My programmable smartypants remote is the only thing that makes a lot of the functionality tolerable. But that also took far too much time, and almost no one else I show any of this to, from calibrating my 7.1 surround sound, to getting that remote programmed, is willing to put up with the fuss. There are lots of marginally good-enough solutions, and as the always quotable Russell Davies said the other day "It turns out that homes are mostly full of solved problems. " Most people will keep living with the easiest, quickest solution. And they might well just keep going to their computer or mobile. Unless this gets a lot better, it's not going to get any market traction. Except incidentally. Cameras in phones became default well before they were demanded. Don't get confused by just counting the number of Netflix-enabled devices in homes; look at how many people actually use these devices. Oh, and since I've been writing up lots of design patterns, I always look at new cool products to get good ideas, and avoid bad ones. I just often can't talk about other things I get to see.
Sunday, November 14, 2010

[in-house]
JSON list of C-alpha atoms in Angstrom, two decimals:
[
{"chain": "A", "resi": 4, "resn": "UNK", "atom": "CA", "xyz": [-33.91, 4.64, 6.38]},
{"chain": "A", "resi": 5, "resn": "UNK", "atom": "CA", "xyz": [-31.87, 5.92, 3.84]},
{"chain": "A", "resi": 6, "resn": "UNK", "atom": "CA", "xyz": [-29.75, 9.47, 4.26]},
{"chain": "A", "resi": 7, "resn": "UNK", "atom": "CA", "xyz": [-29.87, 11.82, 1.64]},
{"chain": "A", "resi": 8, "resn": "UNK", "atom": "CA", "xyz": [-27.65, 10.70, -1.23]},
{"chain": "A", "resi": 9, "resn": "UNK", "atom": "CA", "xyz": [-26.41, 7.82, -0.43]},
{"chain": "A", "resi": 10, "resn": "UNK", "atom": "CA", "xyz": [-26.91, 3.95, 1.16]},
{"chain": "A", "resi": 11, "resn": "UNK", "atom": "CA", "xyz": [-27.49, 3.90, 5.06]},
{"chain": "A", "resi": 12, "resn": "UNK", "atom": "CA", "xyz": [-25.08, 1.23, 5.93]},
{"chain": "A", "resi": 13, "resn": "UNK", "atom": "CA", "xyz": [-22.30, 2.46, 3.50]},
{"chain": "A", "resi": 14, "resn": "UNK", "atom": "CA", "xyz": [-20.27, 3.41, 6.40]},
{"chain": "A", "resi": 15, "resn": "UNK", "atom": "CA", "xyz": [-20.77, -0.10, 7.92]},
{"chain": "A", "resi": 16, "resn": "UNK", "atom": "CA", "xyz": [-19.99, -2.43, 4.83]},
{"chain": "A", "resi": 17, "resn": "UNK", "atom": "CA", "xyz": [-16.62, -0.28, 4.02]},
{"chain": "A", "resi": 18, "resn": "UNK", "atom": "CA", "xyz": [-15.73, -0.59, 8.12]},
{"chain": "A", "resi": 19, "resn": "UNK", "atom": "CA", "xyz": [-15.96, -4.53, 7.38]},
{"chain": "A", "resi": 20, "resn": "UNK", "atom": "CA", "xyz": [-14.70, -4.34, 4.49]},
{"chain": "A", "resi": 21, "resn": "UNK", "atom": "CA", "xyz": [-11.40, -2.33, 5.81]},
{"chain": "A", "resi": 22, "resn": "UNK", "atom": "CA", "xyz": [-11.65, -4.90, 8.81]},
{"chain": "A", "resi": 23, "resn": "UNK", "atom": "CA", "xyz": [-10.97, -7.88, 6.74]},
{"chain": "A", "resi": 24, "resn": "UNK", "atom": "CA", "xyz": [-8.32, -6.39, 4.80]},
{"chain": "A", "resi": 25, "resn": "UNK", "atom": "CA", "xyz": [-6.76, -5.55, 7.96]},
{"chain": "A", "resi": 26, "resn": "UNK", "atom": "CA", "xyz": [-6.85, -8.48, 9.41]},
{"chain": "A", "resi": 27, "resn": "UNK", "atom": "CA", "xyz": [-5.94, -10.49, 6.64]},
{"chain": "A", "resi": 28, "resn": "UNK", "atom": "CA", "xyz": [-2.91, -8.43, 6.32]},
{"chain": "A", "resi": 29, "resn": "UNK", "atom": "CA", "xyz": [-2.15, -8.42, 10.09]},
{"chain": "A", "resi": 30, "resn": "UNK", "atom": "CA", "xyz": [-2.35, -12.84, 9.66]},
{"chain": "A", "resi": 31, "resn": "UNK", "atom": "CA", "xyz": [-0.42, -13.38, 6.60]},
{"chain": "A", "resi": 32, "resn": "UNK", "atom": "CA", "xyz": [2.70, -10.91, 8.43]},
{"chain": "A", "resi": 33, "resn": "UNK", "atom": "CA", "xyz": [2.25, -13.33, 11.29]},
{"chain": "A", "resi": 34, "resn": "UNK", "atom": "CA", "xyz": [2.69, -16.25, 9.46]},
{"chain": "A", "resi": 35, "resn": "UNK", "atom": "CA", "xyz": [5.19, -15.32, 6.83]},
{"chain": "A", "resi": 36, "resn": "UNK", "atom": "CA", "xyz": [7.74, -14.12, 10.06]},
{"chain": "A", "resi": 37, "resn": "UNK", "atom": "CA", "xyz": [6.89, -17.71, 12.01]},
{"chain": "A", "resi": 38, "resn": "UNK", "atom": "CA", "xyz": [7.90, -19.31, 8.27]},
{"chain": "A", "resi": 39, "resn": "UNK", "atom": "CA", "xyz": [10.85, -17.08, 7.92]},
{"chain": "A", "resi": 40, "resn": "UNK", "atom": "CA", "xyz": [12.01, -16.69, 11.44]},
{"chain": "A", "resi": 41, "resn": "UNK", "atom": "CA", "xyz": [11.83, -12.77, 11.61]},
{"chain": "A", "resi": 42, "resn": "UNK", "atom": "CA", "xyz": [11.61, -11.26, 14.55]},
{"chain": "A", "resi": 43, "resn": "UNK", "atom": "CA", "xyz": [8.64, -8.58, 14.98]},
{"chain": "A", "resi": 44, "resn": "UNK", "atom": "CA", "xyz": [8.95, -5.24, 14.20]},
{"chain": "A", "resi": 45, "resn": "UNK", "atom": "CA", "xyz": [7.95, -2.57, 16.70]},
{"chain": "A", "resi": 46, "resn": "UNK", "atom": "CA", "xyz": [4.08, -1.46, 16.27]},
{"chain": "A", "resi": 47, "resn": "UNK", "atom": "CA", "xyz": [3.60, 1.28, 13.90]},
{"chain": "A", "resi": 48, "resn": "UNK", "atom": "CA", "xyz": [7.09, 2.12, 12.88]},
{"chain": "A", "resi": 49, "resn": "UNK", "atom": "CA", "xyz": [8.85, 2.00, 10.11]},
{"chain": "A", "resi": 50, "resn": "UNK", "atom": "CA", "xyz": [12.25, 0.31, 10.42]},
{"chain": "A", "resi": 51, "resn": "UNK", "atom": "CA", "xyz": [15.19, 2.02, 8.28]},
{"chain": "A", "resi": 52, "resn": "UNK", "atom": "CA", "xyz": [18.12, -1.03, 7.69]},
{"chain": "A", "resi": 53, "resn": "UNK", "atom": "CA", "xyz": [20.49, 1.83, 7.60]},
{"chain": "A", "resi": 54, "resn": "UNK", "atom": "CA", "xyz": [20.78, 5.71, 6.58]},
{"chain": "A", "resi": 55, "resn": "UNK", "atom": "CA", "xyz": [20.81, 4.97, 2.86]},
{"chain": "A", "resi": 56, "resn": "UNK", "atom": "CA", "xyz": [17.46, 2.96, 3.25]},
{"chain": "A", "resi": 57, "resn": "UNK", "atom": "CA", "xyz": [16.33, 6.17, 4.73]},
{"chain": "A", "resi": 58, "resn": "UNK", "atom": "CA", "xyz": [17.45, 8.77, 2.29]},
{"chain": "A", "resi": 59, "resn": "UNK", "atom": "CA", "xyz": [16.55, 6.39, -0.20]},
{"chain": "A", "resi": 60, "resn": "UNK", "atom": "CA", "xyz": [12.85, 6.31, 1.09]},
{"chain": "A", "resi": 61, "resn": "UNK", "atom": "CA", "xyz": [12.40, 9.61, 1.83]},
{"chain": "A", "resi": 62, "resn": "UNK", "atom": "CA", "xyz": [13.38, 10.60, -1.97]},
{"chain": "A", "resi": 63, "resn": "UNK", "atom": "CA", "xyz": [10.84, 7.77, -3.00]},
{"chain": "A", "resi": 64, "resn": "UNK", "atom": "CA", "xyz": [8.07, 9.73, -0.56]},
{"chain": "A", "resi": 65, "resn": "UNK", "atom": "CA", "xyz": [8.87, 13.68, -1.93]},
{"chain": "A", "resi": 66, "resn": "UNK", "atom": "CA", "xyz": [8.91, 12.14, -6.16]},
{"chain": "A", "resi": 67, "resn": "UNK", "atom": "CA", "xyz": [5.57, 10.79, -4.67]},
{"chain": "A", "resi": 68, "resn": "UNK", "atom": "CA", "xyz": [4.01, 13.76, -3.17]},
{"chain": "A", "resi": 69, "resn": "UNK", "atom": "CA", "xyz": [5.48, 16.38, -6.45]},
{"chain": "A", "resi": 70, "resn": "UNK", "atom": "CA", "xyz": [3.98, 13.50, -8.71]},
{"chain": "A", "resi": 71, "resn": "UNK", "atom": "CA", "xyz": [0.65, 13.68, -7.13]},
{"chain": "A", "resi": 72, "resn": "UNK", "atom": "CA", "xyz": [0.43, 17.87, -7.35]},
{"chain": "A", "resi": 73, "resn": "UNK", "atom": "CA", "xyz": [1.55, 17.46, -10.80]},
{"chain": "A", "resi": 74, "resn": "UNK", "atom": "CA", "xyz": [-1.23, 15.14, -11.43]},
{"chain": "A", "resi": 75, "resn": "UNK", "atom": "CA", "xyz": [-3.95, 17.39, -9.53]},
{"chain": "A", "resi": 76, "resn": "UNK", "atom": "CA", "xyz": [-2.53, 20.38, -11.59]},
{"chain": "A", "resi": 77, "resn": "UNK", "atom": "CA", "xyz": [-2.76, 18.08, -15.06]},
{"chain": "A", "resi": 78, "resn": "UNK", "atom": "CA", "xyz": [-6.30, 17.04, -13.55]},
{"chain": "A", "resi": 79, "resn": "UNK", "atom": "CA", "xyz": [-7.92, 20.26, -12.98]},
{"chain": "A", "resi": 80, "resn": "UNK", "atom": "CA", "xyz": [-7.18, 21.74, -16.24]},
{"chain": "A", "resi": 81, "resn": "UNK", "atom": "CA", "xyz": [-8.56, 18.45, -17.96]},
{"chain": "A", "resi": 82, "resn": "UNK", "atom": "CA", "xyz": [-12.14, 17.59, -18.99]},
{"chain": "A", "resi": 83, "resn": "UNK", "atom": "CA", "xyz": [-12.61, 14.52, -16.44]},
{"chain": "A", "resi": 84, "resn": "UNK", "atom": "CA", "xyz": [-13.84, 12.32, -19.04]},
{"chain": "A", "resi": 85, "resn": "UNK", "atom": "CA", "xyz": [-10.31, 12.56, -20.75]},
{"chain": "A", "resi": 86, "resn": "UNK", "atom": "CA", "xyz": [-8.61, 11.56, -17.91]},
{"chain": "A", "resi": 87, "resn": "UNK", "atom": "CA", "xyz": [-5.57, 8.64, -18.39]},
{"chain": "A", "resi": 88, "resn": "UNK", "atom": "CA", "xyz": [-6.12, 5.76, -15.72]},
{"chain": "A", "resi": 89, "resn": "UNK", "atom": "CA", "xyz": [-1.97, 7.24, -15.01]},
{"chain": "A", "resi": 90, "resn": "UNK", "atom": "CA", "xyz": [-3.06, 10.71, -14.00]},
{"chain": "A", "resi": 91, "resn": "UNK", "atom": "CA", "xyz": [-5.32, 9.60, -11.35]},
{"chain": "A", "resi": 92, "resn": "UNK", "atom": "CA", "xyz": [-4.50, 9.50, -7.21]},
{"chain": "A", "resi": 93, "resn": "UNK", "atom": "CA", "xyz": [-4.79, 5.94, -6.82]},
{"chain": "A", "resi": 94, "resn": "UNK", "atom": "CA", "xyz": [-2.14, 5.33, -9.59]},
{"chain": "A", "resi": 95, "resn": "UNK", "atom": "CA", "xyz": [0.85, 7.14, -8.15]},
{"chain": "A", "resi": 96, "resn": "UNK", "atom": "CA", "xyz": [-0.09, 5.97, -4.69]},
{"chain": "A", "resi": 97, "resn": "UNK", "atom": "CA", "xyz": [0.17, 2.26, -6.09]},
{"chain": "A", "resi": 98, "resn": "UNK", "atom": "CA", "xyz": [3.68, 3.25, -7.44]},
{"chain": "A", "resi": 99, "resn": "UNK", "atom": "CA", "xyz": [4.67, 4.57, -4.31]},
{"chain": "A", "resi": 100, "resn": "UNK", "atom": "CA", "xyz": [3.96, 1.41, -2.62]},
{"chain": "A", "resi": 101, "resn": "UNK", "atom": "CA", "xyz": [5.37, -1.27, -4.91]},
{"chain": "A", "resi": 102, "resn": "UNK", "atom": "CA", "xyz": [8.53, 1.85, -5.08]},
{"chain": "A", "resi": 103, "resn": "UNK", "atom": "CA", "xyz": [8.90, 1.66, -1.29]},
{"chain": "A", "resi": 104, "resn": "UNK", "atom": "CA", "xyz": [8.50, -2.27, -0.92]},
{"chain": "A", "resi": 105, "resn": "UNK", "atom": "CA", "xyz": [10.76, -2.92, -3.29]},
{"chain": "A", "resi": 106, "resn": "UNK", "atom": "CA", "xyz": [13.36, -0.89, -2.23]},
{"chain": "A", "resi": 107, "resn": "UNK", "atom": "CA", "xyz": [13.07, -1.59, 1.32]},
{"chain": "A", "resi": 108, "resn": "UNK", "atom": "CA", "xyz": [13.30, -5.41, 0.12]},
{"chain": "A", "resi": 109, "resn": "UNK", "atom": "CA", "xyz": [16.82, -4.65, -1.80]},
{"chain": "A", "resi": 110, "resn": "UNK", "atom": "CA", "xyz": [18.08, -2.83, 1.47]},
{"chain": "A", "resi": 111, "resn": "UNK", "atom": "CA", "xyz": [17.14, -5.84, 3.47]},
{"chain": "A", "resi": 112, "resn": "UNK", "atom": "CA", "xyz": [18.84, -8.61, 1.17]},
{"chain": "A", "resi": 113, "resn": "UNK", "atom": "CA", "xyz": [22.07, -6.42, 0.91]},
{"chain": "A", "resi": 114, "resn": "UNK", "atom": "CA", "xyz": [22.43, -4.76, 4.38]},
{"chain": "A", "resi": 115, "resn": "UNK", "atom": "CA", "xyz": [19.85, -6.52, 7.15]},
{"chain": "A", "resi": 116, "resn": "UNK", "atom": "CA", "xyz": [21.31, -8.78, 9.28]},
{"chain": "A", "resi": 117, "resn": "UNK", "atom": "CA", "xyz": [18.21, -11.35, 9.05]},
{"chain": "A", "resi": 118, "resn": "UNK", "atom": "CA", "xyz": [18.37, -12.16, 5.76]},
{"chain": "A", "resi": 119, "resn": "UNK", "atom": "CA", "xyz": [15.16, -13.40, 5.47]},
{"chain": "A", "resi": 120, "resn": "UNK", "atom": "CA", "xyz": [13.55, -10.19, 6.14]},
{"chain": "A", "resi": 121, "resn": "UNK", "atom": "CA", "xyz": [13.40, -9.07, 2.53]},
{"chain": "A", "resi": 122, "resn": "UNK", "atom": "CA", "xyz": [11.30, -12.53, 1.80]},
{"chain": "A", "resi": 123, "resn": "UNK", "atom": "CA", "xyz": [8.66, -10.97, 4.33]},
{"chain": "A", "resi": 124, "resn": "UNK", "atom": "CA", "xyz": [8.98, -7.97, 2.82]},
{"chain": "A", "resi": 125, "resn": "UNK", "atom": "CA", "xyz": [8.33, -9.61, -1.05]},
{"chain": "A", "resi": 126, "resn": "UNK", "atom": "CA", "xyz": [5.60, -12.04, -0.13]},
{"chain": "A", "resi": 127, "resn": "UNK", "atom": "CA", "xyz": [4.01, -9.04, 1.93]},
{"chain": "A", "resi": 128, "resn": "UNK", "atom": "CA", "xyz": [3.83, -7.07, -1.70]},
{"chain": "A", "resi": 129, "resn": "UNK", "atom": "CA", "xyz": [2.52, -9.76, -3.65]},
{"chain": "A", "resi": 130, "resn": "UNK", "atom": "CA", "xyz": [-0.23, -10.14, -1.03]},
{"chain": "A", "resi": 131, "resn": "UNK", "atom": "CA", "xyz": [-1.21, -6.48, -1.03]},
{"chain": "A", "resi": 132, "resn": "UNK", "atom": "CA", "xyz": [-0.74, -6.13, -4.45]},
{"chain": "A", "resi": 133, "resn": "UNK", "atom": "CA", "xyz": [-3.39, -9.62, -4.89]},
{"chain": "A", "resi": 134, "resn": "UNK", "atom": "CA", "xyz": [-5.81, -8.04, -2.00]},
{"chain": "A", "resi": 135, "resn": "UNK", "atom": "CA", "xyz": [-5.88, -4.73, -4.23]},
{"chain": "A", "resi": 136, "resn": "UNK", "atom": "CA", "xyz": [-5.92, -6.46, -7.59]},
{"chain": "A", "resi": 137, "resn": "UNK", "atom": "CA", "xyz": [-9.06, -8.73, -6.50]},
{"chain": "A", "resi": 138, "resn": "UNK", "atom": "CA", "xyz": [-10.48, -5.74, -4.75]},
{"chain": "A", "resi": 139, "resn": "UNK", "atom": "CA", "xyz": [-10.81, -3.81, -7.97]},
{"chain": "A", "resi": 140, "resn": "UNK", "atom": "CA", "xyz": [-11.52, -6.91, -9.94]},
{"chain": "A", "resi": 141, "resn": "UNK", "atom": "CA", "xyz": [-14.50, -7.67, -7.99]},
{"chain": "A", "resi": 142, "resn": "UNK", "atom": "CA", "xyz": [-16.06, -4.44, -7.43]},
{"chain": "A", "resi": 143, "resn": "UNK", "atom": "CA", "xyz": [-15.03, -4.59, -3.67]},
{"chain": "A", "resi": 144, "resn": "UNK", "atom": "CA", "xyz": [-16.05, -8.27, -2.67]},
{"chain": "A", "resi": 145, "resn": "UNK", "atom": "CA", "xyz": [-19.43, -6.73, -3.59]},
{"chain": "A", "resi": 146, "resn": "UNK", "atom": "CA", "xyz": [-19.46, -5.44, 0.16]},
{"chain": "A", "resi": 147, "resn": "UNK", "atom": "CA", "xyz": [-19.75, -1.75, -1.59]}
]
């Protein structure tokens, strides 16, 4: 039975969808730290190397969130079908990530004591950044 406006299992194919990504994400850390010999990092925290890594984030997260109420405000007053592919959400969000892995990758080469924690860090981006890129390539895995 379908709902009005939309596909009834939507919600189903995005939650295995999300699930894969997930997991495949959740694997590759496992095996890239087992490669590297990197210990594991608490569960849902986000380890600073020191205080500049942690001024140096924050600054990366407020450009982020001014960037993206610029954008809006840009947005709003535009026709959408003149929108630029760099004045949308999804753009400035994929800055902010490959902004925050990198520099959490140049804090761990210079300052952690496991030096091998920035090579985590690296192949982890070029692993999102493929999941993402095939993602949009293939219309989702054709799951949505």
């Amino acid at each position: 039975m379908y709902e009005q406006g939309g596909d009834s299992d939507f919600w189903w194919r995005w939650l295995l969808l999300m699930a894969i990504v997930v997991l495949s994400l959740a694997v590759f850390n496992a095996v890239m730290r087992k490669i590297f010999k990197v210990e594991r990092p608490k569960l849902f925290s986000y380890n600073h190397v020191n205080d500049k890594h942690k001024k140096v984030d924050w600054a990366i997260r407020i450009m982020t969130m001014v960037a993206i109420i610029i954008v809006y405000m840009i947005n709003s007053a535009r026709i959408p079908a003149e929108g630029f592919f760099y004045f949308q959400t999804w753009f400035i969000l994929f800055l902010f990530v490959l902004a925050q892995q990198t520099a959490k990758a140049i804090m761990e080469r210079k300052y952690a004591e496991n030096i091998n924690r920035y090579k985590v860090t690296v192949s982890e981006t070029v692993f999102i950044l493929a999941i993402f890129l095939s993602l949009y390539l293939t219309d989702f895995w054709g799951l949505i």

Not too unrelated to yesterday's post on multiple screens is convergence in the living room. Internet on TV-attached devices. And not just the web browser in your Wii. This has been coming for a while, and like a lot of when-will-it-get-here technologies arrived, oh, some time ago. I've had Netflix in the living room for a year, and of course then there's that Wii browser. And what about all the networked gaming that's been going on for years and years. This post is driven by two things that happened to me lately, playing with a Sony Google TV, and getting a new DVD player. The Google TV was... disappointing. And I saw it while shopping for a new DVD player because my previous, marginally-connected one died, and Best Buy decided to screw me on the warranty. So a few days later, a new cool one arrived in the mail. It was not just rather more connected (no browser, but lots of other neat stuff) but the services (apps, if you want) were all significantly better and easier to get to than the Google product. All this basically for free, instead of the premium (or all new box) for Google TV in your TV. So, here's a 10 minute walkthrough of the best and worst connected services and some interesting interactions patterns, or anti-patterns. Coupled with lots of chatter (with some of the phrasing I remember from information superhighway days) this has been on my mind. We're supposed to be seeing convergence in all sorts of devices, in all sorts of areas, and with some new products, and people like Netflix moving into into everything they can get into, the living room is the current frontier. So, like I said, it's here. It's not all good. And not just because of the bad bits of the connectedness above, but because of fragmentation in the worst way. The PVR/DVR does some stuff. The DVD player does other stuff. The game station does some other stuff. The TV will soon do stuff. Annoyingly, much of this is the same stuff, and you have to choose which version of Netflix you might want to use today. Not to mention that consumer electronics and home A/V systems are terrible things to set up anyway.